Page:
May 8, 2015
Fundamentals of the U.S. Sugar Program
The U.S. sugar program is singular among major farm
commodity programs in that it combines a floor price
guarantee with a supply management structure that
encompasses both domestic production for human use and
sugar imports. Historically, the U.S. sugar market has been
managed to help stabilize supplies and support prices. The
current sugar program provides a price guarantee to the
processors of sugarcane and sugar beets and, by extension,
to the producers of both crops. The 2014 farm bill (P.L.
113-79) reauthorized the sugar program that expired with
the 2013 crop year through crop year 2018 with no changes.
As before, it directs the U.S. Department of Agriculture
(USDA) to administer the program at no budgetary cost to
the federal government by limiting the amount of sugar
supplied for food use in the U.S. market (see CRS Report
R43998, U.S. Sugar Program Fundamentals, by Mark A.
McMinimy). To achieve the dual objectives of providing a
price guarantee to producers while avoiding program costs,
USDA uses four tools to keep domestic market prices
above guaranteed levels. These are:
• Price support loans—the basis for the price guarantee;
• Marketing allotments to limit the amount of sugar that
each processor can sell for domestic human use;
• Import quotas to control imports of foreign sugar; and
• A sugar-to-ethanol backstop (Feedstock Flexibility
Program)—to remove sugar from food channels to help
keep market prices above loan forfeiture levels.
In addition, agreements with Mexico that were finalized in
late 2014 impose important limits on a hitherto substantial
and unrestricted supply of sugar to the U.S. market.
Key Program Element: Price Support Loans
loan rate. This “effective support level,” also called the
“loan forfeiture level,” represents all of the costs that
processors need to offset to make it economically viable to
repay the loan. These costs equal the loan rate, plus interest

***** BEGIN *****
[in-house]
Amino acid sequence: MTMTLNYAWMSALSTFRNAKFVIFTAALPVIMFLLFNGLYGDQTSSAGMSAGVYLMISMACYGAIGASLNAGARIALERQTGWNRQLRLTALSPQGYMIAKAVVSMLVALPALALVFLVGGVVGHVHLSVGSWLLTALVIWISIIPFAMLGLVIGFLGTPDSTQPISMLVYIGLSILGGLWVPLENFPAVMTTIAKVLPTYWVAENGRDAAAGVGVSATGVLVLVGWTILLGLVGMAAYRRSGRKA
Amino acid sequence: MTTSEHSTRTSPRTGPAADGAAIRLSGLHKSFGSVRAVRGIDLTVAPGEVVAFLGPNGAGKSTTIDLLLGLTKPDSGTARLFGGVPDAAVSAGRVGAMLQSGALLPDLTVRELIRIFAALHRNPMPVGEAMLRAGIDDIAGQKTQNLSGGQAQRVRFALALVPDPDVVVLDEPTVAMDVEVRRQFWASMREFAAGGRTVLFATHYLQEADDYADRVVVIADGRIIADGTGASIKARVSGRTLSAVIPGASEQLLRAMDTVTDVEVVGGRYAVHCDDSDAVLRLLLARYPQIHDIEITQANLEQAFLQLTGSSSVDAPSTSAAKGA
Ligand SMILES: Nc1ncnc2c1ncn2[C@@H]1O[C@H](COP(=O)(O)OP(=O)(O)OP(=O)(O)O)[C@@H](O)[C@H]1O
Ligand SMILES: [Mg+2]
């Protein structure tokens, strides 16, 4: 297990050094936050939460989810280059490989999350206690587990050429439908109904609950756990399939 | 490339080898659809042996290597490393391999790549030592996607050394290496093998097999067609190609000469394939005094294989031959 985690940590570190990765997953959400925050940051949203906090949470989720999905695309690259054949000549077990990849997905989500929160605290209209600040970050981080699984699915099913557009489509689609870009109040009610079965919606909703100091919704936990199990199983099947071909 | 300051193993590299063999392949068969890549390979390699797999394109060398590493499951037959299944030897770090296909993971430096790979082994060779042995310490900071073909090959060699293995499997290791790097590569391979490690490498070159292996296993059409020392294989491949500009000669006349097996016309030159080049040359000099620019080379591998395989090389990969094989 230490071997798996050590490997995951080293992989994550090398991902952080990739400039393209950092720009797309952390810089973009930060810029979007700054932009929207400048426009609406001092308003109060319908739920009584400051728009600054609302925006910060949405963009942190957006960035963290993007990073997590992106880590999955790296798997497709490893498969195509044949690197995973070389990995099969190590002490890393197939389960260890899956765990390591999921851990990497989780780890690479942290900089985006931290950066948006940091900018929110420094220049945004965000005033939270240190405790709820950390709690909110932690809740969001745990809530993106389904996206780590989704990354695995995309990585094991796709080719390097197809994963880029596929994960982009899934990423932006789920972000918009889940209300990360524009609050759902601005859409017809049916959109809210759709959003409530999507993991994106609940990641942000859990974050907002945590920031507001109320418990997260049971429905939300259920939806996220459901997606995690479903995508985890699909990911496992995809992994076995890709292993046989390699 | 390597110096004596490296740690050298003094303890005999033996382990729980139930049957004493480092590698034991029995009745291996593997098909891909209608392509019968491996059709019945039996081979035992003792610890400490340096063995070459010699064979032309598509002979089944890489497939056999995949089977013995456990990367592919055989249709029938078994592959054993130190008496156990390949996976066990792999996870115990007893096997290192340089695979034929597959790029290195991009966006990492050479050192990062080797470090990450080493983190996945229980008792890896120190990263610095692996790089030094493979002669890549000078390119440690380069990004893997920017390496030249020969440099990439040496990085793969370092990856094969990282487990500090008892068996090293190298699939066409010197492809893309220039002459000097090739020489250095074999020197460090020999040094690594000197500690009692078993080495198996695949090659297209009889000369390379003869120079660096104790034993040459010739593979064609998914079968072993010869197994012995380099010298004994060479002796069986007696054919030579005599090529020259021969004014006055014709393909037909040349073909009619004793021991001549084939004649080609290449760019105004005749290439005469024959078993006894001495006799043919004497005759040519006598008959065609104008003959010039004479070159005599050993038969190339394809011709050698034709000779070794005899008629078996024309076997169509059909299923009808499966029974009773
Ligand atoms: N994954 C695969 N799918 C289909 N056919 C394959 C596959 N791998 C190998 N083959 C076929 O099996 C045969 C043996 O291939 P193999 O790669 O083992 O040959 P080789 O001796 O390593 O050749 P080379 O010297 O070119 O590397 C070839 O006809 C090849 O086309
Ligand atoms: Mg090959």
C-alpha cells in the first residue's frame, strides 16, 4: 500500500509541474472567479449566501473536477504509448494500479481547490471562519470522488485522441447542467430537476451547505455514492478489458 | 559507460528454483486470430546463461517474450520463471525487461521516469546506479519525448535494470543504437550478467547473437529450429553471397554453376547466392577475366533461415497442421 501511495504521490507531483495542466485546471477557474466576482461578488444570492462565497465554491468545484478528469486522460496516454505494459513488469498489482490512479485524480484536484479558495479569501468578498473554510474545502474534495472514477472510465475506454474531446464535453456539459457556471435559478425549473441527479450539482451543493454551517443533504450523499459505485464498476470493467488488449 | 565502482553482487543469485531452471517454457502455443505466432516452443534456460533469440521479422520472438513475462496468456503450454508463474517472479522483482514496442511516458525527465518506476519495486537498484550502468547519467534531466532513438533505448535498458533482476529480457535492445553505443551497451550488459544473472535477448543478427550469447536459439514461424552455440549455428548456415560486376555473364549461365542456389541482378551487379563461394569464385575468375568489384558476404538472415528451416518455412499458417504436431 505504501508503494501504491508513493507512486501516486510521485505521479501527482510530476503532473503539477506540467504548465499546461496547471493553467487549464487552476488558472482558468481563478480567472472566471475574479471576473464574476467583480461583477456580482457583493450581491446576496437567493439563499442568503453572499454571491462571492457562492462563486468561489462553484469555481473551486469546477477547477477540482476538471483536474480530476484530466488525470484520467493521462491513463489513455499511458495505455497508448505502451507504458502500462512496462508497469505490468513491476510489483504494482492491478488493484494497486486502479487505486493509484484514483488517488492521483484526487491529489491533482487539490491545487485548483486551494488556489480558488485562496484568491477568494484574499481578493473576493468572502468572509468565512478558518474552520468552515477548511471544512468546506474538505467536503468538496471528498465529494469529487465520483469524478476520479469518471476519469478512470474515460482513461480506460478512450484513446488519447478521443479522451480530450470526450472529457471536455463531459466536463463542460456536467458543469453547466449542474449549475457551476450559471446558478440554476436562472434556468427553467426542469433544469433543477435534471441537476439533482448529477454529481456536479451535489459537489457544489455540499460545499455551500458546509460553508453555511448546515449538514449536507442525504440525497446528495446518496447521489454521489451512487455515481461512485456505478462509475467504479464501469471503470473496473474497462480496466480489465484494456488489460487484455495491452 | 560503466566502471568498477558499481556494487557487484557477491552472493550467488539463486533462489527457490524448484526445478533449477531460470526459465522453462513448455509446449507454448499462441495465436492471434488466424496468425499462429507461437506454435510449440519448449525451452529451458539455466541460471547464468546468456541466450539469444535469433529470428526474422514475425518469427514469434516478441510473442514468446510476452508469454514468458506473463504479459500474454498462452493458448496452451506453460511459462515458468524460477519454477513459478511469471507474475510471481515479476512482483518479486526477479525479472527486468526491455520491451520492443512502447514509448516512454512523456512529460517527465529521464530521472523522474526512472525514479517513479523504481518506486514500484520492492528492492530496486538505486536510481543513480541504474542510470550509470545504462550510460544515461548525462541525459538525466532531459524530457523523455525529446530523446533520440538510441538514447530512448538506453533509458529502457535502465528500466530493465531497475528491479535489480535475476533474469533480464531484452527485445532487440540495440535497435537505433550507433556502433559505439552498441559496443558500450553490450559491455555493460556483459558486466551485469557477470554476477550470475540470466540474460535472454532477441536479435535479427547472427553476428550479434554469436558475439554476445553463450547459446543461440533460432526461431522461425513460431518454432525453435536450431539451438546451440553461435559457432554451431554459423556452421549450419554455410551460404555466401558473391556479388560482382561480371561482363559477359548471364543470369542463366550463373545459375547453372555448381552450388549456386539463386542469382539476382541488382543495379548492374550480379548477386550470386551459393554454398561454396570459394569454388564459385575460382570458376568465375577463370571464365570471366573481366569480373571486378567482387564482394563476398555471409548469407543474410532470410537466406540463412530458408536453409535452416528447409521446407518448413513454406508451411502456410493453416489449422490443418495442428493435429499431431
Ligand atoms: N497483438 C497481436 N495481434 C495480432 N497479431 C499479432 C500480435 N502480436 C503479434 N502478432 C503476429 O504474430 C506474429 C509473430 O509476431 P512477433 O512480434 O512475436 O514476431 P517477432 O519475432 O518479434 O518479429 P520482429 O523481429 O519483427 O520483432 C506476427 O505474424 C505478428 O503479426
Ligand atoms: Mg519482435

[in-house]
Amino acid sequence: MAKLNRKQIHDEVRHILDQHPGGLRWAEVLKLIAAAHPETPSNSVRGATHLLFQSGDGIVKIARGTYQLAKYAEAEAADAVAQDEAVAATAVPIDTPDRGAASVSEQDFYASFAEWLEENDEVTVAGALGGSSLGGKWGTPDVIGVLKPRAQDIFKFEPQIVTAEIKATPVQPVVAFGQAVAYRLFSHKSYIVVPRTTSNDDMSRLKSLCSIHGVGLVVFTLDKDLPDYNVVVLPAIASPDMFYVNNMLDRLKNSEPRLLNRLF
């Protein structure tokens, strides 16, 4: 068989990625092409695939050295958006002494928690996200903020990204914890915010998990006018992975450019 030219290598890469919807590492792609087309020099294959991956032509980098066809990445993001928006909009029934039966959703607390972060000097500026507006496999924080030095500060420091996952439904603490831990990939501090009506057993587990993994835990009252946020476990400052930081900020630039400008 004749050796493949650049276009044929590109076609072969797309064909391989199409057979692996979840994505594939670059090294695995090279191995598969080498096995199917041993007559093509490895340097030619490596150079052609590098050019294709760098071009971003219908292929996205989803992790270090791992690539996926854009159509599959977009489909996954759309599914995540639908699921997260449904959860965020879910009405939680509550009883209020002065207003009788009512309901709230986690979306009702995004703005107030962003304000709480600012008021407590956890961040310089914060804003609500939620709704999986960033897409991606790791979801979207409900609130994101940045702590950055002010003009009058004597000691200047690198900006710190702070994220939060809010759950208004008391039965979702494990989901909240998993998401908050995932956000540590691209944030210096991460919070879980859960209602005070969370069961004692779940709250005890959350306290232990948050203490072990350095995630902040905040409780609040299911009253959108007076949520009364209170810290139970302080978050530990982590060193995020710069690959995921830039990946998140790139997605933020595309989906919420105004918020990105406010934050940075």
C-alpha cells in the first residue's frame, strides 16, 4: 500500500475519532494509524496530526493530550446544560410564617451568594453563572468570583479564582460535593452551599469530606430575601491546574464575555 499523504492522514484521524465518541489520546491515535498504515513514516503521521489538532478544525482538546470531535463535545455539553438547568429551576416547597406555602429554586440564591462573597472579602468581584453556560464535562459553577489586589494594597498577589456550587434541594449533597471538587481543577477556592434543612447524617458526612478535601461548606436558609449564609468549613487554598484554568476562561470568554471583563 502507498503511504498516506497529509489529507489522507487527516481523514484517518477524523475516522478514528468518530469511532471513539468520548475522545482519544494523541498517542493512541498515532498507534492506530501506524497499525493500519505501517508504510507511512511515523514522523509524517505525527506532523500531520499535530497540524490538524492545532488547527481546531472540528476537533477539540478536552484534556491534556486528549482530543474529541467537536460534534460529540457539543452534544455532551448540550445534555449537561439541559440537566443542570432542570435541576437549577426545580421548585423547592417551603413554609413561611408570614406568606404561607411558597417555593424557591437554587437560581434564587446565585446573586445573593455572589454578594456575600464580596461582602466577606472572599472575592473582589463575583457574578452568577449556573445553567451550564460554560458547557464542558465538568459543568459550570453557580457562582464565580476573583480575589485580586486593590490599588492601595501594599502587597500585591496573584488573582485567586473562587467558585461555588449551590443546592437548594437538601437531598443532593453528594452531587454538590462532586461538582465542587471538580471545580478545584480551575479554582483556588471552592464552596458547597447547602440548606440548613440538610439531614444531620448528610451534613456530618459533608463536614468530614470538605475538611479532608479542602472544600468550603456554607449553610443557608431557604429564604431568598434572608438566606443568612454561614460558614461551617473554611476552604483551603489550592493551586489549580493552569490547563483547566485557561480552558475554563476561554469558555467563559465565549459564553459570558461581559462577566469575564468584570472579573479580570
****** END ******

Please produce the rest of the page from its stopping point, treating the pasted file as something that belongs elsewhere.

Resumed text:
accrued over the nine-month term of the loan, plus certain
marketing costs. The effective support level for 2014-crop
raw cane sugar is 20.95¢/lb, and from 24.4¢ to 26.1¢/lb for
refined beet sugar, depending on the region.
If market prices are below these loan forfeiture levels when
a price support loan usually comes due (i.e., from July to
September), and a processor hands over sugar pledged as
collateral rather than repaying the loan, USDA records a
budgetary expense (i.e., an outlay). USDA then gains title
to the sugar and is responsible for disposing of it. To avoid
loan forfeitures that could result in costly government
outlays, USDA sets annual limits on the quantity of
domestically produced sugar that can be sold for human
use. It also restricts the level of imports that may enter the
domestic market through tariff-rate quotas and via an
import limitation agreement with Mexico.
Figure 1. U.S. Supply and Overall Allotment Quantity
million tons, raw value
Nonrecourse loans taken out by a processor of a sugar crop,
not producers themselves, provide a source of short-term,
low-cost financing until a raw cane sugar mill or beet sugar
refiner sells sugar. The “nonrecourse” feature means that
processors—to meet their loan repayment obligation—can
forfeit sugar offered as collateral to USDA to secure the
loan, if the market price is below the effective support level